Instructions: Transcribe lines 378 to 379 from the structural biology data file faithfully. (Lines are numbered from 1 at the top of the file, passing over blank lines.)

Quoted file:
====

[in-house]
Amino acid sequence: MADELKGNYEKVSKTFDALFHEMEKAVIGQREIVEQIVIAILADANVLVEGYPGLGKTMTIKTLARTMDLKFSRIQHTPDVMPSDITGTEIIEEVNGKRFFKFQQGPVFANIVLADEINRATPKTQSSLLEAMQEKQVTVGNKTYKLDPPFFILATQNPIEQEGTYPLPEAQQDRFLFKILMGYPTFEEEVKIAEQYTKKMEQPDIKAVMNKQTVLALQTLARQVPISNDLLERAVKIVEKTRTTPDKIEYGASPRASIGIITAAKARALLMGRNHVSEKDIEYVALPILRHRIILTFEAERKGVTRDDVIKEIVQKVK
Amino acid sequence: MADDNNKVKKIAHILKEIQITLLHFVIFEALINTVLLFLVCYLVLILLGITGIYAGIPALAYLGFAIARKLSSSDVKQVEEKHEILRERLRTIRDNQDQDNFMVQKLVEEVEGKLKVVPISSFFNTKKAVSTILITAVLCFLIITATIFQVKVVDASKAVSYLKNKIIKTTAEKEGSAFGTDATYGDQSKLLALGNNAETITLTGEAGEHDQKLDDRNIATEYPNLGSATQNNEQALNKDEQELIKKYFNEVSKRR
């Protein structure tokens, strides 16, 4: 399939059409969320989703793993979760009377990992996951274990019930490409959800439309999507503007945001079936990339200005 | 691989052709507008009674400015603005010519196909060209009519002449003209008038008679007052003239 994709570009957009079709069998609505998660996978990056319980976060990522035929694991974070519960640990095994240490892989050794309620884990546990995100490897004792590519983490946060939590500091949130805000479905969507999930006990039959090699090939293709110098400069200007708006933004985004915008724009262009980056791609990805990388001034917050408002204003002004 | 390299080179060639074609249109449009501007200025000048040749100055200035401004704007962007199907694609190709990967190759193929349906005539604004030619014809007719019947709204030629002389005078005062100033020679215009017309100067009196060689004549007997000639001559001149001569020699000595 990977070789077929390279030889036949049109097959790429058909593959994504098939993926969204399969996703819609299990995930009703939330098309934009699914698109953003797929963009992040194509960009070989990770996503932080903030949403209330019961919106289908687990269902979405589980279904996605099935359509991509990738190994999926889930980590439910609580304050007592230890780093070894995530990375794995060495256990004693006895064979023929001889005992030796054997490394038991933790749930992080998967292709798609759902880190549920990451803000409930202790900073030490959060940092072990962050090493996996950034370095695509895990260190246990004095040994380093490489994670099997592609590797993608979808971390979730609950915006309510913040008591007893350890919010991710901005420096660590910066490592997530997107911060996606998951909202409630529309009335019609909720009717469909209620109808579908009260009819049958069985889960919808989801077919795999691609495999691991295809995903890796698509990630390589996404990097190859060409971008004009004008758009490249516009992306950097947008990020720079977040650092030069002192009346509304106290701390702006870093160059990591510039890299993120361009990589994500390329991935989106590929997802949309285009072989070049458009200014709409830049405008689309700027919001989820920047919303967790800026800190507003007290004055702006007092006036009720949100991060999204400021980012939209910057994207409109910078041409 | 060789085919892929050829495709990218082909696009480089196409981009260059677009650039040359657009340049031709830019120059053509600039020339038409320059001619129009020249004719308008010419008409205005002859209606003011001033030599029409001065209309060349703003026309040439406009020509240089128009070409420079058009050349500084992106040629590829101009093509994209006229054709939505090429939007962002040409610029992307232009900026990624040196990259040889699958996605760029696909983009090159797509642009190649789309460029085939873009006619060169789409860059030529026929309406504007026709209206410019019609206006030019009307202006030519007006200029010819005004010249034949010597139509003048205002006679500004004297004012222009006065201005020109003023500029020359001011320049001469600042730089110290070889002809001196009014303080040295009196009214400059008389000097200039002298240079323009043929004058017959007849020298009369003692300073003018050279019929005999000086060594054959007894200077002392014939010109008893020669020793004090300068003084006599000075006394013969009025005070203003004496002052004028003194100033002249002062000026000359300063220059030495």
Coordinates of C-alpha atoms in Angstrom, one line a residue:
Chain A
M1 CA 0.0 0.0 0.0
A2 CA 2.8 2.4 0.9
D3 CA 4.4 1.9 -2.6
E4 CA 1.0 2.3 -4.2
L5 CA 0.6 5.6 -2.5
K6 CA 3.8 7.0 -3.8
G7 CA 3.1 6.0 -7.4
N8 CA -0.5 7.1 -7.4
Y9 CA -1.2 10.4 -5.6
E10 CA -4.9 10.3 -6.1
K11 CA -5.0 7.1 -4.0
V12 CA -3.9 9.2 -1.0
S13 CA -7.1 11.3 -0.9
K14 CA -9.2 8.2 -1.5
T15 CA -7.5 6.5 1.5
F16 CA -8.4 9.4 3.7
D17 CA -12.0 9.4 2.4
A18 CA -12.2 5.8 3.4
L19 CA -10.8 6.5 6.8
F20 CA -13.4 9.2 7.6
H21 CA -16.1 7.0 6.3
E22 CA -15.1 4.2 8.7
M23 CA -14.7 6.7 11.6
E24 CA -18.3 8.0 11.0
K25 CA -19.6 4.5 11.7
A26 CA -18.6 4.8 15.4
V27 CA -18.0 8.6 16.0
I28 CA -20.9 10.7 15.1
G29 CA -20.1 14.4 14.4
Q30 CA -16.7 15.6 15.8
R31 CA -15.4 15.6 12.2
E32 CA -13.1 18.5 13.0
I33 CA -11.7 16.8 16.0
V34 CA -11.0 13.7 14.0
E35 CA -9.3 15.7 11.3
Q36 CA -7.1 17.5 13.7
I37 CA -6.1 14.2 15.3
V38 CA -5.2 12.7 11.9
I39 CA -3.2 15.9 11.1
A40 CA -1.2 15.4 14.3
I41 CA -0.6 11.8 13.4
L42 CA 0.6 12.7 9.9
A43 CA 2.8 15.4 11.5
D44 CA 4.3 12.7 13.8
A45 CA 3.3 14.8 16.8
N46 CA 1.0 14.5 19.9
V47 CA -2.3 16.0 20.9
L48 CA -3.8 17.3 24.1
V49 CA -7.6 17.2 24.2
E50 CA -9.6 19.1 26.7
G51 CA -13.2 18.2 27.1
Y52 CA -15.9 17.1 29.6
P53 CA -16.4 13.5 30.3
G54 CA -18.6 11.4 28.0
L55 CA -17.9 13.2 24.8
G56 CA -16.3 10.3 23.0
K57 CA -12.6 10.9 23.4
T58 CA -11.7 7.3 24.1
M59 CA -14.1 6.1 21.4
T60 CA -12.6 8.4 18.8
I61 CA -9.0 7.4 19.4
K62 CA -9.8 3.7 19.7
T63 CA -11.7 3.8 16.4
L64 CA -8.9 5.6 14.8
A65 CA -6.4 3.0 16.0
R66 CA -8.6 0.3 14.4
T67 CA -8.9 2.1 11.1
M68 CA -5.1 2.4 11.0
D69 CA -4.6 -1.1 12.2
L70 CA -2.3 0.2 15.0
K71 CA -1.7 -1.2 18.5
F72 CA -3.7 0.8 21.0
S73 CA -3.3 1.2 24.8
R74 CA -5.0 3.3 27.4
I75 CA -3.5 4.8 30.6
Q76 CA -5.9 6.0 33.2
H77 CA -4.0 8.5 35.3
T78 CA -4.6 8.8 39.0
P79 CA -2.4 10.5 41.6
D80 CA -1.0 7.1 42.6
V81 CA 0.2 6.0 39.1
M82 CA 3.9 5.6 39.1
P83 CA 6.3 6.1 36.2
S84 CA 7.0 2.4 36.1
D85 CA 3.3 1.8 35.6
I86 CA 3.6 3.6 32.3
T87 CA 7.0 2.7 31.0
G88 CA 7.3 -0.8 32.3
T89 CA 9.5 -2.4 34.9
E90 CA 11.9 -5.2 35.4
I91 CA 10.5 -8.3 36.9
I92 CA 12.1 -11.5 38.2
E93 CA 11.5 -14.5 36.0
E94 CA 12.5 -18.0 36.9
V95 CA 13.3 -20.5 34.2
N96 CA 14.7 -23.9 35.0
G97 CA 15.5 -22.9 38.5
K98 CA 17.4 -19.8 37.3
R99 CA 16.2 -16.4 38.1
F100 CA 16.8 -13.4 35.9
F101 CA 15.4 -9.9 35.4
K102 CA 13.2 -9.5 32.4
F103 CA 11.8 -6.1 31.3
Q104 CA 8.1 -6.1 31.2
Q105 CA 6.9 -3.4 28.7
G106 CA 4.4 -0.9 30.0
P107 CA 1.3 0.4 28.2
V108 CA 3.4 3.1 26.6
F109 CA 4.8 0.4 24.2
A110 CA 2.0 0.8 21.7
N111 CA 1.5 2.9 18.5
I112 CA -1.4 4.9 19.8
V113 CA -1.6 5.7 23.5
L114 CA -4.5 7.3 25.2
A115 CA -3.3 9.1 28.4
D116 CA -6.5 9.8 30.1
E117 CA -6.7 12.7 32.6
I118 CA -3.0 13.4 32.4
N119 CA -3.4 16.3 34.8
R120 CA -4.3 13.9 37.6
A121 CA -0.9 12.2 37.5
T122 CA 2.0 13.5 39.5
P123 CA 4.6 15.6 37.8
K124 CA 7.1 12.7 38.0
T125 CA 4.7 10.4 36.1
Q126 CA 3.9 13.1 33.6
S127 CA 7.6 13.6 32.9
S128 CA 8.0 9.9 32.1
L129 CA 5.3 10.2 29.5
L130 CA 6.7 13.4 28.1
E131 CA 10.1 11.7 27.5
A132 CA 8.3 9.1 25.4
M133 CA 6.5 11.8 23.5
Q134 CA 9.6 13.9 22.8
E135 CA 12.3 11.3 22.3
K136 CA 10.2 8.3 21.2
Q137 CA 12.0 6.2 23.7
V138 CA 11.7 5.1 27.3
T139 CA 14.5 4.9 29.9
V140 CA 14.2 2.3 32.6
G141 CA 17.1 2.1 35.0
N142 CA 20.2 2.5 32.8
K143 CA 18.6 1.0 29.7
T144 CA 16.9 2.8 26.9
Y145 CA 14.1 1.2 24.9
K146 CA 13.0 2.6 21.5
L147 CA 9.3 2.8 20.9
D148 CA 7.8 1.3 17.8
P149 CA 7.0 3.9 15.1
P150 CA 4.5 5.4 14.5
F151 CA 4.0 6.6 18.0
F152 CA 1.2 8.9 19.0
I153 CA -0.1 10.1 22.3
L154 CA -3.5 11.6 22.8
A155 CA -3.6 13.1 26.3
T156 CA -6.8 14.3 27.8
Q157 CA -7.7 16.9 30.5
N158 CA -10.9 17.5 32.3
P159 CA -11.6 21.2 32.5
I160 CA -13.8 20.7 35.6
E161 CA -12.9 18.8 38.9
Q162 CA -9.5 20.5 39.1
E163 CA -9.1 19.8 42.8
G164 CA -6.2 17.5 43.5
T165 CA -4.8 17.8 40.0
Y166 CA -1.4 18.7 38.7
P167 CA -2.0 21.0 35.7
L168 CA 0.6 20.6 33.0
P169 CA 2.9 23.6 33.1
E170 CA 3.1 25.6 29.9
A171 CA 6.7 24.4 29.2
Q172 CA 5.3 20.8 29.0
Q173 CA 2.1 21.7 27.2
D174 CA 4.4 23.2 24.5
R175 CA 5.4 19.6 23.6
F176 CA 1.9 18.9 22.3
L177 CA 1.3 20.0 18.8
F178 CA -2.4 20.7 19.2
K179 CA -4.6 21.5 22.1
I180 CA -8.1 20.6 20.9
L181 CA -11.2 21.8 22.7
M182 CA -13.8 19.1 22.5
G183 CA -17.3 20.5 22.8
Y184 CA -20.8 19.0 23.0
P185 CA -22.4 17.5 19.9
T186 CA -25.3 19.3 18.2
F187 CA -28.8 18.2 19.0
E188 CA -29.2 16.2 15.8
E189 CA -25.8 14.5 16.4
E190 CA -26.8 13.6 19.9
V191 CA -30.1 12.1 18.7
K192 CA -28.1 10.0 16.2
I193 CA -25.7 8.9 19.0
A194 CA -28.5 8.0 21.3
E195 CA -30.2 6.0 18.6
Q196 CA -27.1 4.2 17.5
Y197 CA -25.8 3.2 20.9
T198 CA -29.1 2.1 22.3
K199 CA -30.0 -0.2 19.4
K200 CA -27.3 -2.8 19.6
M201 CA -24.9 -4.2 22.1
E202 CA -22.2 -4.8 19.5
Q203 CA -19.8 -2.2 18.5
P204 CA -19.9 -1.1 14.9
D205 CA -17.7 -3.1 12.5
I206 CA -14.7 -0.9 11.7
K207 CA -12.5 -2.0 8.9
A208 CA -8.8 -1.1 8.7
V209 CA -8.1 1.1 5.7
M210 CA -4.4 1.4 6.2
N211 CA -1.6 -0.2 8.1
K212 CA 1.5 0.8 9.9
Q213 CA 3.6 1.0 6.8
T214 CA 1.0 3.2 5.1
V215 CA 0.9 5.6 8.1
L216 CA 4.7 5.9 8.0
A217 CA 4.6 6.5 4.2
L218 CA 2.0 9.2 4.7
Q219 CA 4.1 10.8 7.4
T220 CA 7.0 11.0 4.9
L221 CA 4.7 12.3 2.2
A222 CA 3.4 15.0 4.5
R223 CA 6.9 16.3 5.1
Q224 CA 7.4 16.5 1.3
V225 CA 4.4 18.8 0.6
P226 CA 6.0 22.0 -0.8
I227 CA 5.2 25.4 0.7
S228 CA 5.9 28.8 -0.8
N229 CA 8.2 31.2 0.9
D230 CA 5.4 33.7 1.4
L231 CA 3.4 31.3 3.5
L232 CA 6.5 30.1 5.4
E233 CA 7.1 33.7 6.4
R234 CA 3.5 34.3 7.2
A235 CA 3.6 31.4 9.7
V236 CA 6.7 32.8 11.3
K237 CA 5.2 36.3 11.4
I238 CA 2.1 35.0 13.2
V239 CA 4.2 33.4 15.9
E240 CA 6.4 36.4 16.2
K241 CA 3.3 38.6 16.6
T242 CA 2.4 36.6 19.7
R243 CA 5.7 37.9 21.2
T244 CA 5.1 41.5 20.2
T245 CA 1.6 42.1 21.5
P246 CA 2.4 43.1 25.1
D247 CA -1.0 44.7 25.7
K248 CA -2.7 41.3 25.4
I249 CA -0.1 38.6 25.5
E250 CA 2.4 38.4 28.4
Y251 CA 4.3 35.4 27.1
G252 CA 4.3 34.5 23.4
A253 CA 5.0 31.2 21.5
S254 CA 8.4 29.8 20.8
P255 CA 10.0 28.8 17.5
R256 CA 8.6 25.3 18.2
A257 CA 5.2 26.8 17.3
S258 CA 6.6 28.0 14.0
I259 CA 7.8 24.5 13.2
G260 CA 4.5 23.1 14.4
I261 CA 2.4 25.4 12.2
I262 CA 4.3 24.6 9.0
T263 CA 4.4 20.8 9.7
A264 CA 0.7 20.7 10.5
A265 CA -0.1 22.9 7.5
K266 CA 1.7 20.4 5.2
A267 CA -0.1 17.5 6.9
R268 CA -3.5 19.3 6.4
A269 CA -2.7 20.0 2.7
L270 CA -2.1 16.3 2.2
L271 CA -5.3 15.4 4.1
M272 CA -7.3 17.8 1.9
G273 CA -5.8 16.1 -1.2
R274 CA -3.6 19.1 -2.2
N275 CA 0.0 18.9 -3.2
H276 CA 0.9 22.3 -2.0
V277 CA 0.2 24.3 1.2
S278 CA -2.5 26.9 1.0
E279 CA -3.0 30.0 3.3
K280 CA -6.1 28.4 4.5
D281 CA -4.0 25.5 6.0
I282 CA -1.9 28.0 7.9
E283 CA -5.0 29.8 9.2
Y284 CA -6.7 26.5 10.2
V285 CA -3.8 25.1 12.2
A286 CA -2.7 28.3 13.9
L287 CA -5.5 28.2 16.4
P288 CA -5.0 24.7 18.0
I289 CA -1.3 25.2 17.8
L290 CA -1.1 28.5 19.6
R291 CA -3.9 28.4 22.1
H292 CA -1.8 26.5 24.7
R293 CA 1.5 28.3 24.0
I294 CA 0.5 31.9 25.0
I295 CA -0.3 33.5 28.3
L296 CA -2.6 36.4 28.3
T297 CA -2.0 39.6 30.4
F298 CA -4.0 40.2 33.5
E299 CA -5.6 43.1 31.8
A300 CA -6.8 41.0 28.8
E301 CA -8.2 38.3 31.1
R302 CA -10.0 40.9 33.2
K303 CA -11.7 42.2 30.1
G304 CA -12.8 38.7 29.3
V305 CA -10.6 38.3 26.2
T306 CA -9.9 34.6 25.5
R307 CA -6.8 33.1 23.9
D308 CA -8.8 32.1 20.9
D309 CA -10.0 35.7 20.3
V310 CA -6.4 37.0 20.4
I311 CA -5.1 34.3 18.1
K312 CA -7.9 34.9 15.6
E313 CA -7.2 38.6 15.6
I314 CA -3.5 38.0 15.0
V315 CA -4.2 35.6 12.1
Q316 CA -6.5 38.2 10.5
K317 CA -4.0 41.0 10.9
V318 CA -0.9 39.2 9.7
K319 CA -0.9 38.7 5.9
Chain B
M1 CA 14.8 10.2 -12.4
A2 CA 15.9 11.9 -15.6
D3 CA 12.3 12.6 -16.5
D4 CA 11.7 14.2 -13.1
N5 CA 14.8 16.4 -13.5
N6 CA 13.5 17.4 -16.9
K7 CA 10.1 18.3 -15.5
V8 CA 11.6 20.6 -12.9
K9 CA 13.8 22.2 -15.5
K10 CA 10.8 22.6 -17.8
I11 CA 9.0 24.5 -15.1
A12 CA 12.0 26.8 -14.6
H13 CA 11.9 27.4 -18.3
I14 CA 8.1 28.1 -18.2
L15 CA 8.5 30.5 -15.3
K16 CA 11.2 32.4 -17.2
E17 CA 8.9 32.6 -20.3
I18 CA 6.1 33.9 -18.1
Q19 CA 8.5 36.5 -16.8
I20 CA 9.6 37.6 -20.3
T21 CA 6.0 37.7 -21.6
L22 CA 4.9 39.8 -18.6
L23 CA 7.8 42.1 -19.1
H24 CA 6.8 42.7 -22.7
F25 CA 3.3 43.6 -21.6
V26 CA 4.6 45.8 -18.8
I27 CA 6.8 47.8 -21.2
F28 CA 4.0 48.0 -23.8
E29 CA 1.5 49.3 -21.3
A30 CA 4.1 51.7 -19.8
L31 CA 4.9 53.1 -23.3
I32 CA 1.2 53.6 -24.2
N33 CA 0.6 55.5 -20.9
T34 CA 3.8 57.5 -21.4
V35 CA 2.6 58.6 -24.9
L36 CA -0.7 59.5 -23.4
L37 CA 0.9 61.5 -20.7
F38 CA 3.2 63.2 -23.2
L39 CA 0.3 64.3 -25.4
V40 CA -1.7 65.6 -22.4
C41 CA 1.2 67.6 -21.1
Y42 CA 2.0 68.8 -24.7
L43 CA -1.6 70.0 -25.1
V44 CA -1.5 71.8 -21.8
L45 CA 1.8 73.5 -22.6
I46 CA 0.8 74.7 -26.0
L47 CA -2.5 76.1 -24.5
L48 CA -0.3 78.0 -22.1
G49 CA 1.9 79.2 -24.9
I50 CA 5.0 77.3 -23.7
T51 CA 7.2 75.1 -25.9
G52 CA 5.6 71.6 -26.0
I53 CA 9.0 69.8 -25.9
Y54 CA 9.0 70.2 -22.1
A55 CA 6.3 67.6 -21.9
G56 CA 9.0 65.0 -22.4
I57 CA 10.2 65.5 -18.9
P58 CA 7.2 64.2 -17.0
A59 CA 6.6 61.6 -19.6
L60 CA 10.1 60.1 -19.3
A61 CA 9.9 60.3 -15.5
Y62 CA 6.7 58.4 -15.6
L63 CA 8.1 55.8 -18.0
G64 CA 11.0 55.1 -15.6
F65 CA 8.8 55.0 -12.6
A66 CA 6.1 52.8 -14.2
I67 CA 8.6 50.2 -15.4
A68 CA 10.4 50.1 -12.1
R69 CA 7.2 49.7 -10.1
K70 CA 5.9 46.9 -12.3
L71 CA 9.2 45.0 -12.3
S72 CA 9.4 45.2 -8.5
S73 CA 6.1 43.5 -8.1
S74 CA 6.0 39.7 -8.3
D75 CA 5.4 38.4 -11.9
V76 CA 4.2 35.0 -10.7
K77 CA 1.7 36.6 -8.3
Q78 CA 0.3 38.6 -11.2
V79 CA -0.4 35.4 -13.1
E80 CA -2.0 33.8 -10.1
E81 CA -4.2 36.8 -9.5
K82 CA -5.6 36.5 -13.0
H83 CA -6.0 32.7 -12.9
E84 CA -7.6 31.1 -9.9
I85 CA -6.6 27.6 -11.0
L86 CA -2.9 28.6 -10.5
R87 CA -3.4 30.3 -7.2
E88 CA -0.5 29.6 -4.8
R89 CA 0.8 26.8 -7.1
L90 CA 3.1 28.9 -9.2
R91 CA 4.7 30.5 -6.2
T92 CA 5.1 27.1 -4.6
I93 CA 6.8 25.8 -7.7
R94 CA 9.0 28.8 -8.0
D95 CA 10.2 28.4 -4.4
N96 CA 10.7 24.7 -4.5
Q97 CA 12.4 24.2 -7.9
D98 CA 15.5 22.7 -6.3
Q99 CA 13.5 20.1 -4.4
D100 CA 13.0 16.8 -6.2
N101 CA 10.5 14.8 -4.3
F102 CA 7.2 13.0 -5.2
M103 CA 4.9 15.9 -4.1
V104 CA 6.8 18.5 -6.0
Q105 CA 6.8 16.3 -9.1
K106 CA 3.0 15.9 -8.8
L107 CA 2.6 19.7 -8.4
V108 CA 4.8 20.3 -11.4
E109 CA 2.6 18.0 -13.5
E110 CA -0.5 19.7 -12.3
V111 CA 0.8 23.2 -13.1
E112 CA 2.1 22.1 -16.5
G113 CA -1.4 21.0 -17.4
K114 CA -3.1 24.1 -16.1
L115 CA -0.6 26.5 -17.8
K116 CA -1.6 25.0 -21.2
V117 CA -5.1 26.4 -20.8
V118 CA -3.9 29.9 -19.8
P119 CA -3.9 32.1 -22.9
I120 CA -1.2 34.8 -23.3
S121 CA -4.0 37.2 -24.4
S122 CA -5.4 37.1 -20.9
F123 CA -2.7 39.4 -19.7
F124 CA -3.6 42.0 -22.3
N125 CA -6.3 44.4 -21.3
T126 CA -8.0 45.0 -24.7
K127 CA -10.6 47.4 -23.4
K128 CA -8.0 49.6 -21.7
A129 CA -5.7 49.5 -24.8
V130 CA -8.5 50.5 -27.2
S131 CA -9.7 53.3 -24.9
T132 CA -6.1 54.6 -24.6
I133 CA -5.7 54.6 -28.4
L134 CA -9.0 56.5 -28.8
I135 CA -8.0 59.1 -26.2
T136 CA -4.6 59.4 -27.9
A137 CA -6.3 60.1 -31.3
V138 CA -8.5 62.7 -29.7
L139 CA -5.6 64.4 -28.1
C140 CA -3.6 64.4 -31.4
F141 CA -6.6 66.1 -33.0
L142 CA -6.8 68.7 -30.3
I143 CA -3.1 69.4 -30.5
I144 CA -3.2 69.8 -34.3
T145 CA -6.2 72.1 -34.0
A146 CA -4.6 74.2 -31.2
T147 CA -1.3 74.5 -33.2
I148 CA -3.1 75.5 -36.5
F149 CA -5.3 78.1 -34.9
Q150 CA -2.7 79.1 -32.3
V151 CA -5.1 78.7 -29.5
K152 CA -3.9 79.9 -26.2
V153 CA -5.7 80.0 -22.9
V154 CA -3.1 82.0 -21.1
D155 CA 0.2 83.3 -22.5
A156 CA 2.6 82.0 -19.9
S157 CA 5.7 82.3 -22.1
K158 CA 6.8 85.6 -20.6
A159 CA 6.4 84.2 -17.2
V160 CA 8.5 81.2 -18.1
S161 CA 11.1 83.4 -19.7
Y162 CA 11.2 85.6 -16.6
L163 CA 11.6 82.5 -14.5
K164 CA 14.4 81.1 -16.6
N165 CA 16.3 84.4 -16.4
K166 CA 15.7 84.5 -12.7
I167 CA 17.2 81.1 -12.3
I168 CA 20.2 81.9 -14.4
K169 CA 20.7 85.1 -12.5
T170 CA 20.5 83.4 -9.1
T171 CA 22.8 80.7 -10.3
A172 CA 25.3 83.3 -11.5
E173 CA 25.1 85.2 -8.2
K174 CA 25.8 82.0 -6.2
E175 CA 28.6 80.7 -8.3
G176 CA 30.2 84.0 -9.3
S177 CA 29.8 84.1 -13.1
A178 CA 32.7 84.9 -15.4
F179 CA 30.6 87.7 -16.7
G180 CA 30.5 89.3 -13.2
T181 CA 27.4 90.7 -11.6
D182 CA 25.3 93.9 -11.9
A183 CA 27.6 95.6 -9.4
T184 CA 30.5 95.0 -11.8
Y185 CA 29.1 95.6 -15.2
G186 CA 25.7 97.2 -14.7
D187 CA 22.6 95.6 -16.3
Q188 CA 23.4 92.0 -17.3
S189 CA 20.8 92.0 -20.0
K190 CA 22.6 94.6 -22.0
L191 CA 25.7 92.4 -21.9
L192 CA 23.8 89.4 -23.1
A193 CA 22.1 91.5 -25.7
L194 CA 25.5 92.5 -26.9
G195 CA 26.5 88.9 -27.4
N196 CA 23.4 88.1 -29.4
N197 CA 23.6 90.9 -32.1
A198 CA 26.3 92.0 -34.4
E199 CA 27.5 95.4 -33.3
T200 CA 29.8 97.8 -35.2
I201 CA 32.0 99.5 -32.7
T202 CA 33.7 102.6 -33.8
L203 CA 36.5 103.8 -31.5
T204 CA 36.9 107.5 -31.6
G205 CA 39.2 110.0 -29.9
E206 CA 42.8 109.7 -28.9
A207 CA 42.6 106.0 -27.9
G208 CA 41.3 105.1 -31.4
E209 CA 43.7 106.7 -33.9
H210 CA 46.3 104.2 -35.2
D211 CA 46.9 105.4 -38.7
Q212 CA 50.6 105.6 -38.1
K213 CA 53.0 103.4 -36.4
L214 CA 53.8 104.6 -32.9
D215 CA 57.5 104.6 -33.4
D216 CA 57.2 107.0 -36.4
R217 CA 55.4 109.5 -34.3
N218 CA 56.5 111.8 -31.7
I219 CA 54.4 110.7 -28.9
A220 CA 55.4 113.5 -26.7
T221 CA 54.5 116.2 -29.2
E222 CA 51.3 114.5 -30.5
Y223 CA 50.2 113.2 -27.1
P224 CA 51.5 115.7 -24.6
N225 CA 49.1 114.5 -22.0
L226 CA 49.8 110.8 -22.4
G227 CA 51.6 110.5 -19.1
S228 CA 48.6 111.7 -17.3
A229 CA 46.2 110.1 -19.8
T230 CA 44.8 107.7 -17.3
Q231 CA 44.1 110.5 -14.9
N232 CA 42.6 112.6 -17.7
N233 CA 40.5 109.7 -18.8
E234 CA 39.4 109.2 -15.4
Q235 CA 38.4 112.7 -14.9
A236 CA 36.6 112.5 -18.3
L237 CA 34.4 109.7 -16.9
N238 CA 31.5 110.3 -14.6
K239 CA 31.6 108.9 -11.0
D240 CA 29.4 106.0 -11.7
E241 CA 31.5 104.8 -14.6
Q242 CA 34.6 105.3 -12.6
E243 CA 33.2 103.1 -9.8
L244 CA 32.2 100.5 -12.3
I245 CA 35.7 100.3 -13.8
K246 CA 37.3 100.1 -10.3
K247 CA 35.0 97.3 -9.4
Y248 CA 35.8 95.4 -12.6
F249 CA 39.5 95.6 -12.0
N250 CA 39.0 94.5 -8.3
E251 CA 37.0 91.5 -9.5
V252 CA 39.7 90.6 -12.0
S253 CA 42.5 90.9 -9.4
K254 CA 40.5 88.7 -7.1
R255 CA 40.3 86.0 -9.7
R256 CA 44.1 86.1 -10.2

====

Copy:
G52 CA 5.6 71.6 -26.0
I53 CA 9.0 69.8 -25.9